2012.04.18 - IMF_April_2012_text
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2012.04.18 - IMF_April_2012_text

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that experience fiscal difficulties and face ques-
tions about their credit quality would obviously
benefit from a strong and credible commitment
to medium-term fiscal adjustment, not least
because it could curb the downward migration in
their credit ratings and could help them regain
their debts’ safe asset status.64 Strategies to lower
debt levels, improve debt management, and put
in place better fiscal infrastructures are generally
welcome, as they improve governments’ credit-
worthiness, lower borrowing costs, and enhance
economic growth prospects. However, in times of
financial stress, these features also help support
financial stability by reducing the chance of wide-
spread fire-sales and avoiding rapid declines in the
quality of collateral.

 • The production of safe assets by the private sector
is an important source of supply and should not
be unnecessarily impeded. The private market can
synthetically create safe assets via combinations of
existing intrinsically risky instruments and hedg-
ing strategies. To ensure that such products fulfill
their safety role, there is a need to introduce: (1)
intensive supervision, (2) better incentives for
issuers (aligning issuer’s compensation with the
longer-term performance of the created securities),
(3) a robust legal framework, and (4) improved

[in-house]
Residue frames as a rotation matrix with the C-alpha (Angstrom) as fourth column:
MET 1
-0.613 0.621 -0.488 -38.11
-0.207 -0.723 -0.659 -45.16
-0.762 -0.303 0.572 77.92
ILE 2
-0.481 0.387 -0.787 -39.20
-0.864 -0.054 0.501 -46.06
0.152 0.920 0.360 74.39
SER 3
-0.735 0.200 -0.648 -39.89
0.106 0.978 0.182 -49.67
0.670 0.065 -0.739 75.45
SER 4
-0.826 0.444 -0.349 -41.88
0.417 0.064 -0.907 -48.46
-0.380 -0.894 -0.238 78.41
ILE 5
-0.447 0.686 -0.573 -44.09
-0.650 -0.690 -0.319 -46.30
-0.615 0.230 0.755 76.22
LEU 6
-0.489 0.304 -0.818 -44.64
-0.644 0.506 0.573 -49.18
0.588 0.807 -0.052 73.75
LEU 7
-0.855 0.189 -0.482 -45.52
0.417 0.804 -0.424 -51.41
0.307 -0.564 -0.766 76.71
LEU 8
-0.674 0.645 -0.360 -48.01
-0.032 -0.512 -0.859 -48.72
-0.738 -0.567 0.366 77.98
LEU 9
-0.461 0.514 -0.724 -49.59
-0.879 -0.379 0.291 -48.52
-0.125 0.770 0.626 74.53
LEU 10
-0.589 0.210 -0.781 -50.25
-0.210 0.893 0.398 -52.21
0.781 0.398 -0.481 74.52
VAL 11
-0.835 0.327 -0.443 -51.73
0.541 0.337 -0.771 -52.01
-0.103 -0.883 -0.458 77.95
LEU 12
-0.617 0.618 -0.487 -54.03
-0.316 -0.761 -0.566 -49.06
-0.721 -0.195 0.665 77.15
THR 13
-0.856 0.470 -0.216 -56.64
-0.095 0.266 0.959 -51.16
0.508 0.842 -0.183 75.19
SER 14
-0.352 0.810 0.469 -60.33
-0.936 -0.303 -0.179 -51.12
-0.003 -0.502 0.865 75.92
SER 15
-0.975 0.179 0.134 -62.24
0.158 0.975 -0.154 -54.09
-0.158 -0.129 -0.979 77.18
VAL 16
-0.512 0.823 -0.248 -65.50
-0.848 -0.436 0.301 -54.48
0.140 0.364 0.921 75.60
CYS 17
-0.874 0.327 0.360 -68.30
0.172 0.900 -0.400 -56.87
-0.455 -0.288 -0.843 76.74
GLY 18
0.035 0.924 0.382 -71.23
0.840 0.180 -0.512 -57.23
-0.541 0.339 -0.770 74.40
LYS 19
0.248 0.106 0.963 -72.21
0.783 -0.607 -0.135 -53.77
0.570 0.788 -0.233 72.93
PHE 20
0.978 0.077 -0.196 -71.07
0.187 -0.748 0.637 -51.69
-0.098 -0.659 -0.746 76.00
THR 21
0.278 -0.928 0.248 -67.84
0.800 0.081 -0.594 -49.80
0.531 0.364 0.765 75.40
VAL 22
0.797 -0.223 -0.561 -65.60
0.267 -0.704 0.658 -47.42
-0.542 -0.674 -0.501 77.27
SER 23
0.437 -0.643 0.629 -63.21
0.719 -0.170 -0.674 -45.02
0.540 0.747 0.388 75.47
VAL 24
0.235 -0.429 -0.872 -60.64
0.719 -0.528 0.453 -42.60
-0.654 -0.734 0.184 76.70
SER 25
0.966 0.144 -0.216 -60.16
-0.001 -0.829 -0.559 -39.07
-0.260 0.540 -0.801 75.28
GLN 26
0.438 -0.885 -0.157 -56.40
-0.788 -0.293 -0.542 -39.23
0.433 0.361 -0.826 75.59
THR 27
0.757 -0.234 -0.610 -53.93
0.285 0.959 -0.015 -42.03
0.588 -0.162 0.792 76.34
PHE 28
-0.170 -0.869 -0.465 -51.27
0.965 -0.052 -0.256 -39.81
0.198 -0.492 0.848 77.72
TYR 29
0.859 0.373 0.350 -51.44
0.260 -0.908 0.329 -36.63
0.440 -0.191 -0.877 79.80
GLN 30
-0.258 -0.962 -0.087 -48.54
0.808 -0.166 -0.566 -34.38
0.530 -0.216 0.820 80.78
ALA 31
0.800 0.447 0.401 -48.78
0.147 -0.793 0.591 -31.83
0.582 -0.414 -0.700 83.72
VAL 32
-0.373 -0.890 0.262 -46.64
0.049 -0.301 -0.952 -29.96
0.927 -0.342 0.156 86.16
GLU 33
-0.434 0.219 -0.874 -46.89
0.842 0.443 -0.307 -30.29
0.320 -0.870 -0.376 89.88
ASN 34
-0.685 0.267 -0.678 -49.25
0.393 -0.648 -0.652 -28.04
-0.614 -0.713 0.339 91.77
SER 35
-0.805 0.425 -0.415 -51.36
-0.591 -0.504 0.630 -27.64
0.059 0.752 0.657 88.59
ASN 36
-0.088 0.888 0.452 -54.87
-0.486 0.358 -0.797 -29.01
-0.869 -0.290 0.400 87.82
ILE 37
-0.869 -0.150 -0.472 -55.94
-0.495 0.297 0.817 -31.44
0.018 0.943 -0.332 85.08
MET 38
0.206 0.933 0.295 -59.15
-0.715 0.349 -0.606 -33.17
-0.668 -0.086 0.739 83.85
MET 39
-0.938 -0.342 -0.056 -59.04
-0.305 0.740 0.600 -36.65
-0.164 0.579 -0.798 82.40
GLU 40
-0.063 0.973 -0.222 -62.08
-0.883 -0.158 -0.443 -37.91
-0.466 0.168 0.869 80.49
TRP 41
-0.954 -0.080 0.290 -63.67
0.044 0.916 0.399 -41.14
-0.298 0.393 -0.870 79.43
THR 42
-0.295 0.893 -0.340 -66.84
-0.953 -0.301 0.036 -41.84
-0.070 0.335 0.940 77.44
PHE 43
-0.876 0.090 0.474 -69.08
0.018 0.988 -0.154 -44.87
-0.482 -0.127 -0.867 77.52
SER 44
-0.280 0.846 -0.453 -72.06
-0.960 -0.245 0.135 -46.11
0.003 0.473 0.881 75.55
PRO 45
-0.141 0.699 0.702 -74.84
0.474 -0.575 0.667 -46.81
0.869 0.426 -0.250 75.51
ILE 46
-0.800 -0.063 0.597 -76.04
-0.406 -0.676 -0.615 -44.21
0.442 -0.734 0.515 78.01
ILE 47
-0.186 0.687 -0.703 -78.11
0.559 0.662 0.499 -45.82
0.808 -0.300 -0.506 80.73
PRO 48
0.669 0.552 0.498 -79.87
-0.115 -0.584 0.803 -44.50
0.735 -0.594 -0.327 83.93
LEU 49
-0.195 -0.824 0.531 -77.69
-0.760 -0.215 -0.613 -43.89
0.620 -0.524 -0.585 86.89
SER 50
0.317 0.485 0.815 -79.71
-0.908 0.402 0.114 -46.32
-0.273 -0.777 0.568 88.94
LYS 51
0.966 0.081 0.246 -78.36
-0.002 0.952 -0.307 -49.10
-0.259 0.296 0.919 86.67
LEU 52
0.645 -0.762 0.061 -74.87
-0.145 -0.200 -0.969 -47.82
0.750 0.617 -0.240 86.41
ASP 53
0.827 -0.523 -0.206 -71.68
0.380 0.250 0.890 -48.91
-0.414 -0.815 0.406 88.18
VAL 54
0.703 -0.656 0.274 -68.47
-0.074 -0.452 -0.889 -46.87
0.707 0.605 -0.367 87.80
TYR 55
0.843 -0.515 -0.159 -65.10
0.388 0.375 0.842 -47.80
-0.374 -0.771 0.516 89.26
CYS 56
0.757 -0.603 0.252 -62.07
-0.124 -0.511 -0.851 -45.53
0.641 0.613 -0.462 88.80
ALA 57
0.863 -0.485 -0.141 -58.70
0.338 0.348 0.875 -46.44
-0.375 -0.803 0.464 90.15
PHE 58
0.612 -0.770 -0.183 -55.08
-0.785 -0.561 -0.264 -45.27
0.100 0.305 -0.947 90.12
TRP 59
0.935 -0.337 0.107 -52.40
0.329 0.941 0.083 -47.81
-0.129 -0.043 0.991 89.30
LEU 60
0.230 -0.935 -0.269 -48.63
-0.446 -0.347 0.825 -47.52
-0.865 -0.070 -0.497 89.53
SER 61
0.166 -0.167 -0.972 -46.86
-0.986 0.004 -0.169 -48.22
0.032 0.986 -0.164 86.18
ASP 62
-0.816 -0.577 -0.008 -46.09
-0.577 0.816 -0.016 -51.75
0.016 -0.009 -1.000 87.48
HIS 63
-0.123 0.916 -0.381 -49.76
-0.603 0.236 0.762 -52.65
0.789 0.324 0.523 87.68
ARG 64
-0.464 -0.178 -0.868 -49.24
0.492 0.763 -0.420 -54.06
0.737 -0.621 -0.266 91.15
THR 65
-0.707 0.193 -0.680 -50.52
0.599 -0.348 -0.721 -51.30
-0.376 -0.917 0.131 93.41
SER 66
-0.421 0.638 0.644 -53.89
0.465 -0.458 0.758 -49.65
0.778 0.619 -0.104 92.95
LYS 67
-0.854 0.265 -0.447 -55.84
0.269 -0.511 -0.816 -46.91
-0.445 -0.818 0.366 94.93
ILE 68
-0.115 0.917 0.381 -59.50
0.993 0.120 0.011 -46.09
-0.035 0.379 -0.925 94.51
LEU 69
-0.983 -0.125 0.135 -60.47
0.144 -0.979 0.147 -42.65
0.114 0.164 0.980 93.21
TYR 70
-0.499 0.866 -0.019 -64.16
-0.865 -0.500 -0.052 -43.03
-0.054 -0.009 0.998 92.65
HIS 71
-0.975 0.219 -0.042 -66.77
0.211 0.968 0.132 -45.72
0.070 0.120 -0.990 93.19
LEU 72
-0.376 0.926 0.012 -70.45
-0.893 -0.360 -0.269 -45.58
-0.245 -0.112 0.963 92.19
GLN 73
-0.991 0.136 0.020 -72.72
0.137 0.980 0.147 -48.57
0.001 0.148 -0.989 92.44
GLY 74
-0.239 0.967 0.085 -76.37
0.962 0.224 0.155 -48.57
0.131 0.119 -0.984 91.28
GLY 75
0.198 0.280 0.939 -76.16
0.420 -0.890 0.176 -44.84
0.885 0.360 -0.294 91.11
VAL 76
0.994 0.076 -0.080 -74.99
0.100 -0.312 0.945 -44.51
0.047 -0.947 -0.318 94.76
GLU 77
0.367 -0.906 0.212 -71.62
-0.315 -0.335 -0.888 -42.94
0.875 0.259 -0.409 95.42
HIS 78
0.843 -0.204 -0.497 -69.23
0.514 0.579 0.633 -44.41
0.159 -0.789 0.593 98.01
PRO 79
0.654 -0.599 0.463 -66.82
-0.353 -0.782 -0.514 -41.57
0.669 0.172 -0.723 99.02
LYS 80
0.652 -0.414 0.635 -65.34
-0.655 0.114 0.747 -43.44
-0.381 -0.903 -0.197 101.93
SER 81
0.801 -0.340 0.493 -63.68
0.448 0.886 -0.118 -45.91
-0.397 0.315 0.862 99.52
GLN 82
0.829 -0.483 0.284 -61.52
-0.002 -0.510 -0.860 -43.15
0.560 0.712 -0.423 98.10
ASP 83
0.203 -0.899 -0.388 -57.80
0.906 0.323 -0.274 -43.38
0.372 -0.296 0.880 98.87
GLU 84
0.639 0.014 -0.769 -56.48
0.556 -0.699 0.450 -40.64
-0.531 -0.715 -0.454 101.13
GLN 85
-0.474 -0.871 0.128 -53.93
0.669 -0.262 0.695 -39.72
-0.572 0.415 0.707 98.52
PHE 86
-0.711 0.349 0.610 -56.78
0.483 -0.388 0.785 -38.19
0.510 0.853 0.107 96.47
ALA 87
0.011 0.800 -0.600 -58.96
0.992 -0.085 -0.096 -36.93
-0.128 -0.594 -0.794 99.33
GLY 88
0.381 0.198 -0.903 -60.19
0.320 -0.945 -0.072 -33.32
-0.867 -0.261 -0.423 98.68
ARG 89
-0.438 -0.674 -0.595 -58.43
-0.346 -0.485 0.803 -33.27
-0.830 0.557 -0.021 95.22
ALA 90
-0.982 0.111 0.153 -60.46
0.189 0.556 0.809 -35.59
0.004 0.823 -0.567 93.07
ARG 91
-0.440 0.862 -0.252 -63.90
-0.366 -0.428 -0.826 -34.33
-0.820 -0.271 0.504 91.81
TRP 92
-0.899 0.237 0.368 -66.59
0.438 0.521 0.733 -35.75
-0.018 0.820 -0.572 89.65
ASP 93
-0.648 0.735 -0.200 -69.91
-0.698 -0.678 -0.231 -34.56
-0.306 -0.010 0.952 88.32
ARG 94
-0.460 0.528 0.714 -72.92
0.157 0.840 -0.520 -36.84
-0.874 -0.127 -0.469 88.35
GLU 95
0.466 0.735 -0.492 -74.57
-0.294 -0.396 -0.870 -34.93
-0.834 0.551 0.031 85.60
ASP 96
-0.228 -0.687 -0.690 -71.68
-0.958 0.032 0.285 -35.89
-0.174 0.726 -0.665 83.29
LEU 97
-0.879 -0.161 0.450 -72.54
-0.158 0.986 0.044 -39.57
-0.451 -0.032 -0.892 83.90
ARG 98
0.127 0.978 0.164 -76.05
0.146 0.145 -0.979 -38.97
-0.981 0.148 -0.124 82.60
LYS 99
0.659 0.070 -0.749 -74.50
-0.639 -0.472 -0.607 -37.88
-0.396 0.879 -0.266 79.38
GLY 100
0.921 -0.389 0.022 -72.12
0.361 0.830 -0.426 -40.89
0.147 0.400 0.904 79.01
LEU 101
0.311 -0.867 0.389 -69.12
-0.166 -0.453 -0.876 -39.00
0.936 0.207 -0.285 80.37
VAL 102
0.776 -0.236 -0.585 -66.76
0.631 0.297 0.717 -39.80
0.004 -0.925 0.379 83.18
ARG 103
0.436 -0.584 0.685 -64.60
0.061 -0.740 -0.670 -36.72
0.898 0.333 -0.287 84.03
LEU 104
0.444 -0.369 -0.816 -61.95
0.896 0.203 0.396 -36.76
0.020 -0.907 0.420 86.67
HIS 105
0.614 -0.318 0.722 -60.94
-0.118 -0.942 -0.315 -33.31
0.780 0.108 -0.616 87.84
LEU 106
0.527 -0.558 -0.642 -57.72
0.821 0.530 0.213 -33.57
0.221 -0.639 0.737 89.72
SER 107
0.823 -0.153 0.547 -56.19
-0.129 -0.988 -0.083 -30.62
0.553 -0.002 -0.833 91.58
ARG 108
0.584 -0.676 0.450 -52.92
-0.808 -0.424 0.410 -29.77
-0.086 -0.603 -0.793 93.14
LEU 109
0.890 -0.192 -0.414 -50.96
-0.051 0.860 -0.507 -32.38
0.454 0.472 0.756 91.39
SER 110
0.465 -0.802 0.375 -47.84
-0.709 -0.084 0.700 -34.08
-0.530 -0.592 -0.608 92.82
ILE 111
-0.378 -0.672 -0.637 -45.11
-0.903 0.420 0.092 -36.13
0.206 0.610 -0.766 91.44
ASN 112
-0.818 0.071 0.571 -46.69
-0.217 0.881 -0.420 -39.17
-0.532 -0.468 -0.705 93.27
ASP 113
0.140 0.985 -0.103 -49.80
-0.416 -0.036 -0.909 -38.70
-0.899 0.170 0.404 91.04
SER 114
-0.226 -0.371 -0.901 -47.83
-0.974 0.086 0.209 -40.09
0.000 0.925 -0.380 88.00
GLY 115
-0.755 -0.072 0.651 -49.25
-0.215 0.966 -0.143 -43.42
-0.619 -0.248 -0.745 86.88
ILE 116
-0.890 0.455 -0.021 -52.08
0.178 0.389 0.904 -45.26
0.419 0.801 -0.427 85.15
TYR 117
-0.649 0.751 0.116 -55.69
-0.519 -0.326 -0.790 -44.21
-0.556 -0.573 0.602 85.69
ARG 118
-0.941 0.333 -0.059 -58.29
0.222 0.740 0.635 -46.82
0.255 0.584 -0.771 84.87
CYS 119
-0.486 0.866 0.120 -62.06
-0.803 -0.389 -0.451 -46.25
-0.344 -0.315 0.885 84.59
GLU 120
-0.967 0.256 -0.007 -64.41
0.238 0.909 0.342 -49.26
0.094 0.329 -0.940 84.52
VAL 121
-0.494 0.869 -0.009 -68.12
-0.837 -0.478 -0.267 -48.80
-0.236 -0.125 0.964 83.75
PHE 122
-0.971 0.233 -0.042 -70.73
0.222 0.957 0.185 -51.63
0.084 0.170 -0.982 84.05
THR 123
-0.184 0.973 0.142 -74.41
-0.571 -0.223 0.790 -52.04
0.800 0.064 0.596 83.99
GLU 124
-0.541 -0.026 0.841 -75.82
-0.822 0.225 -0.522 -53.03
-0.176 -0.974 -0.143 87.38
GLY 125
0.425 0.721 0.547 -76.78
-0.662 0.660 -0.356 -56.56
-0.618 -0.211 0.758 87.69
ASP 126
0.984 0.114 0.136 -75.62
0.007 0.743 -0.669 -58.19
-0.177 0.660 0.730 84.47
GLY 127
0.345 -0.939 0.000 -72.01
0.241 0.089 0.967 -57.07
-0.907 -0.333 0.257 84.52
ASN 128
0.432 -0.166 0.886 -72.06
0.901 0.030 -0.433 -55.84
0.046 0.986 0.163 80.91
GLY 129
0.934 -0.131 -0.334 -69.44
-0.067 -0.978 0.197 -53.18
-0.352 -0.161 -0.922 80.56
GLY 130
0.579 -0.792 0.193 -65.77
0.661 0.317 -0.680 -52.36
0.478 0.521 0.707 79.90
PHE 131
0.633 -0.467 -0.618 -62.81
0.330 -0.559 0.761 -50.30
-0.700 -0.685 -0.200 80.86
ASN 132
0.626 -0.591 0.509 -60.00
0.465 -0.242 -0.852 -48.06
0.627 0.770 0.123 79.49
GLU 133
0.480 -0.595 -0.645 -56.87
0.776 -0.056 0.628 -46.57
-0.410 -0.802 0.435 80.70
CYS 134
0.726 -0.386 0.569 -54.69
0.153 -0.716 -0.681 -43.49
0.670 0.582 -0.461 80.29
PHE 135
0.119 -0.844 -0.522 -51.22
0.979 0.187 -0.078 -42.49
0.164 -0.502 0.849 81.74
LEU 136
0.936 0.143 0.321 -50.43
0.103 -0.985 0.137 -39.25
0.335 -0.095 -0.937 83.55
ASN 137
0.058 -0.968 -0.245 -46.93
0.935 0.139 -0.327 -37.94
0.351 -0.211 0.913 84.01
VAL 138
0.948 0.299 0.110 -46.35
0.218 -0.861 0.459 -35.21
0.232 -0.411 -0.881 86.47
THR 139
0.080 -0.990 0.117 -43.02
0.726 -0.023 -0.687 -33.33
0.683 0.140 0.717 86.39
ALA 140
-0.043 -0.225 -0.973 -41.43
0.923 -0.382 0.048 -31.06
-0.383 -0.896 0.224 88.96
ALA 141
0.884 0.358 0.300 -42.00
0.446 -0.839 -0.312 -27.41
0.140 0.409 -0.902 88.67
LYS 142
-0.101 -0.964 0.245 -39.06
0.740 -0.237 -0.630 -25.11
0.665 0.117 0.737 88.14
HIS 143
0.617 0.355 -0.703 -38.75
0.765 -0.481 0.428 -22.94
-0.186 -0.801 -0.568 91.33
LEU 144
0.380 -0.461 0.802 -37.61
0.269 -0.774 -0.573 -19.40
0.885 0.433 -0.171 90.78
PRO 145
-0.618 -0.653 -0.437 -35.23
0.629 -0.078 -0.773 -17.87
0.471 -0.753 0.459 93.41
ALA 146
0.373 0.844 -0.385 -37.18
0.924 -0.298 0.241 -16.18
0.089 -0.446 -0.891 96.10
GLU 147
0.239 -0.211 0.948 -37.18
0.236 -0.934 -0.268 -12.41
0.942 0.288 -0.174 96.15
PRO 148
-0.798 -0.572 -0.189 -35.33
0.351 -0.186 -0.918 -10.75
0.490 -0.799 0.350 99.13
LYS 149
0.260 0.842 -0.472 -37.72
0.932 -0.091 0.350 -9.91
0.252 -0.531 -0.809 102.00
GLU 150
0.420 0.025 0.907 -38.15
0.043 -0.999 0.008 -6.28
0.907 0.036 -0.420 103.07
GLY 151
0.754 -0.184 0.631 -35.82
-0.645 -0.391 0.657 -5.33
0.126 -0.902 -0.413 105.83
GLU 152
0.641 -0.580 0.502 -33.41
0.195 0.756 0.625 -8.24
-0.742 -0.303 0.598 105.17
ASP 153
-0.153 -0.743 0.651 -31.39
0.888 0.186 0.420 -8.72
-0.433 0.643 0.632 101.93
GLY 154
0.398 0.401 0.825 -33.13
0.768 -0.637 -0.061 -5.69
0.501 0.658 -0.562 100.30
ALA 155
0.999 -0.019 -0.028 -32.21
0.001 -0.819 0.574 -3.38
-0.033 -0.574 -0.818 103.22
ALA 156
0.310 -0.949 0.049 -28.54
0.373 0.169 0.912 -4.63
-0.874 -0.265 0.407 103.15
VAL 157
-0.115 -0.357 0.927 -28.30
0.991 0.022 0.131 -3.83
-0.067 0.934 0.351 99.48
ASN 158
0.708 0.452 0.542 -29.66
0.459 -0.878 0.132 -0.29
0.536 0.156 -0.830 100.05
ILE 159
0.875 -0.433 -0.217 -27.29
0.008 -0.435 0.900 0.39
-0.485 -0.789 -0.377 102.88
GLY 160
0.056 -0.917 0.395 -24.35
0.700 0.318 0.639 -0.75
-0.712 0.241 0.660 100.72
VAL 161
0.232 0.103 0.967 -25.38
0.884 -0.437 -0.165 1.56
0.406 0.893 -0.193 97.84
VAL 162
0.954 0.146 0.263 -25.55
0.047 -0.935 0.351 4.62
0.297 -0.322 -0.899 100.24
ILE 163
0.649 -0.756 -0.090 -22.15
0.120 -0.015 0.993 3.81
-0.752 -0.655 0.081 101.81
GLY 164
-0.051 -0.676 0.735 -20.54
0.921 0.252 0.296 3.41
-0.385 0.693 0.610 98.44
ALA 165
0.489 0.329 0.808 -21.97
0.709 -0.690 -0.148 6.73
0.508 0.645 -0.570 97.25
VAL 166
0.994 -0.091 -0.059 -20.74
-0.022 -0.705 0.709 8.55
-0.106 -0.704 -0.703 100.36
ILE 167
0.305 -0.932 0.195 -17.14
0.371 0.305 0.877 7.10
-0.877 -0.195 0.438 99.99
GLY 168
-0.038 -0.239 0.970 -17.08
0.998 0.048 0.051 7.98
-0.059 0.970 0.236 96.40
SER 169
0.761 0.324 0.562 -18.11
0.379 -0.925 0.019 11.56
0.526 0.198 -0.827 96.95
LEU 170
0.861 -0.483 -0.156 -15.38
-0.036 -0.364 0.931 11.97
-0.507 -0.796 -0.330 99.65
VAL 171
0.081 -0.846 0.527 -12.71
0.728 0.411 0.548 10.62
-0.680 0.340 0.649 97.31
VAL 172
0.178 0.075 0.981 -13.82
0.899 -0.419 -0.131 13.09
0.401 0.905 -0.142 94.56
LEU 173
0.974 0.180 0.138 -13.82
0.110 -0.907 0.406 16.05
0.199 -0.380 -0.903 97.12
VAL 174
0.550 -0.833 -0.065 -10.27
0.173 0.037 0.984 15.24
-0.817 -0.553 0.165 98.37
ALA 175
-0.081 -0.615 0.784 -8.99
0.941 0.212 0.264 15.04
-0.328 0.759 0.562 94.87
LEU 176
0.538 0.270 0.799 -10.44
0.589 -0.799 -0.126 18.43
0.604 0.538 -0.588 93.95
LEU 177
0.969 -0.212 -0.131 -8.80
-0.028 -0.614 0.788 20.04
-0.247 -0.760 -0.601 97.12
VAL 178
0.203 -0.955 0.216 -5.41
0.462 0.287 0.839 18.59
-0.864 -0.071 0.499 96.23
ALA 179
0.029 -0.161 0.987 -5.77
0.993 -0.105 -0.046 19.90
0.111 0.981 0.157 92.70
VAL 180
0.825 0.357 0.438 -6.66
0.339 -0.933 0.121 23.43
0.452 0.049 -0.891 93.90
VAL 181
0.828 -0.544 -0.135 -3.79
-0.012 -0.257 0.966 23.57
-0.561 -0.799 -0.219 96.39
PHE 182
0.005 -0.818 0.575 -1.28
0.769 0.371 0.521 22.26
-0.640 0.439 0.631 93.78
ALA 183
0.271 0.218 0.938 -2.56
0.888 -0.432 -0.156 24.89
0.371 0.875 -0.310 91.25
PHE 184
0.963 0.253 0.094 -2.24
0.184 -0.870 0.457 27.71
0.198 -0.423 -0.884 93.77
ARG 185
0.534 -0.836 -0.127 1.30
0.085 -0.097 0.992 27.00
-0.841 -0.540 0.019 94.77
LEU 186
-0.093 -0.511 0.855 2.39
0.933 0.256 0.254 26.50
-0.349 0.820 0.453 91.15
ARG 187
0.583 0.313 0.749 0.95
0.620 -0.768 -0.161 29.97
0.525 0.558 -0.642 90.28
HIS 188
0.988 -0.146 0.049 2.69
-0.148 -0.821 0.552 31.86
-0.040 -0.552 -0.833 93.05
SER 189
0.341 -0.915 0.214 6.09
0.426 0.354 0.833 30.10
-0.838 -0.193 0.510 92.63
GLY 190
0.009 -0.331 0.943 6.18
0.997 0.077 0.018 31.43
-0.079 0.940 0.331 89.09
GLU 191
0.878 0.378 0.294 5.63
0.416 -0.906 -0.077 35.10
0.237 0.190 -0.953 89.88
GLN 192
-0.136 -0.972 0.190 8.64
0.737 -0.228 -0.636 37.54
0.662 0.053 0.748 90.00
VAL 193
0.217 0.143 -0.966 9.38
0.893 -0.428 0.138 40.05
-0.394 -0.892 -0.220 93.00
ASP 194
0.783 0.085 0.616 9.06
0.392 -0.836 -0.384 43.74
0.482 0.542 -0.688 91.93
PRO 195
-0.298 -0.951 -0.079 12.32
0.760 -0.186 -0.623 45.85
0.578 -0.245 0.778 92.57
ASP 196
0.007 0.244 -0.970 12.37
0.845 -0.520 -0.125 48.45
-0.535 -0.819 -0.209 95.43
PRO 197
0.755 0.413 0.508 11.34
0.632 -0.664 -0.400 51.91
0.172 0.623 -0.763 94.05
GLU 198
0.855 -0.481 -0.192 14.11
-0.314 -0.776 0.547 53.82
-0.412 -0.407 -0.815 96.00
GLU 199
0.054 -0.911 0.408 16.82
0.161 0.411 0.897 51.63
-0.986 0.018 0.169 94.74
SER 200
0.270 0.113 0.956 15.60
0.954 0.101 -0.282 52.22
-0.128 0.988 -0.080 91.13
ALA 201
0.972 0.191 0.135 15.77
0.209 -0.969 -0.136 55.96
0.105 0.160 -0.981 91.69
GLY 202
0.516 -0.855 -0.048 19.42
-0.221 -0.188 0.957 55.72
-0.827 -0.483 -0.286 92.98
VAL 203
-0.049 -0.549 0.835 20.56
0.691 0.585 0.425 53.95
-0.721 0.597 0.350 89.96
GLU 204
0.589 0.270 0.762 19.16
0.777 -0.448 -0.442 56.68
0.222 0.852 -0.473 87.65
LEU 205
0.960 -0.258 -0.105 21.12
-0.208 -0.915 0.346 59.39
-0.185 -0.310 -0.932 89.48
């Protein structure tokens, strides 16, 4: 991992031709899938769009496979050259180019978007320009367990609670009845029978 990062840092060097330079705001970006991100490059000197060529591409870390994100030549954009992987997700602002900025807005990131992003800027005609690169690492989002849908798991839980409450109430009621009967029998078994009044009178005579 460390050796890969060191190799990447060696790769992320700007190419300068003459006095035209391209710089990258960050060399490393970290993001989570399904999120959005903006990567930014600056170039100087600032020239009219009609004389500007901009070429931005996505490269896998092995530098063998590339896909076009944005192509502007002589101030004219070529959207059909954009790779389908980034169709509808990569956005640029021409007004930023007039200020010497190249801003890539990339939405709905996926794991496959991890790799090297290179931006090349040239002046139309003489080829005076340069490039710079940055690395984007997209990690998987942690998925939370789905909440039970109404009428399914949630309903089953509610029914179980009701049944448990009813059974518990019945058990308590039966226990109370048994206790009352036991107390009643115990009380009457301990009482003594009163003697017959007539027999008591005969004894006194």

public disclosure to ensure that securitized prod-
ucts are well understood and market participants
have the resources and information to price and
manage the risks. Well-conceived and regulated

64See IMF (2012) regarding the benefits for financial stability
of addressing long-term fiscal challenges.


36 International Monetary Fund | April 2012

covered bond structures of mortgages (with
overcollateralization and the ability to replace
impaired loans) are one good example. Sound
securitization can also play a role.65 In contrast,
short sale restrictions and hurdles to the use of
CDS contracts inhibit the creation of synthetic
safe assets. Importantly, the creation of such assets
needs to be monitored closely to avert negative
experiences similar to the sharp decline in the
quality of structured credit products—perceived
as safe in view of their AAA ratings—during the
financial crisis.

 • In emerging markets, prudent fiscal policies
together with ongoing improvement in domestic
financial infrastructure—including legal certainty,
clearing and settlement systems, and transparent
and regular issuance procedures—will support fur-
ther deepening of local sovereign bond markets.
Over the longer run, these improvements will
facilitate the use of such securities as safe assets
both within their domestic context and possibly
in global markets.

 • It has been suggested that the issuance of bonds
that would rely on the ability and willingness of a
group of countries to jointly and severally honor
their payment obligations could be a source of
safe asset production. By sharing creditworthiness,
these securities would diminish the chance of
sharp increases in borrowing costs due to country-
specific events. However, such securities would
be considered safe only to the extent that the
framework within which they were issued ensured
the fiscal sustainability of all the countries backing

65See IMF (2009a) for a discussion of what constitutes “safe”

them. Moreover, while such assets could augment
the quantity of safe assets available to investors (in
terms of credit risk and market liquidity), sover-
eigns whose creditworthiness was higher than the
pooled credit quality underlying the new bond
would face higher borrowing costs.

One clear policy response to the crisis has been
to make financial institutions more resilient, in
part by encouraging them to hold safer assets. This
additional policy step, in the context of a shrinking
supply, will drive up the price of safety. By itself, this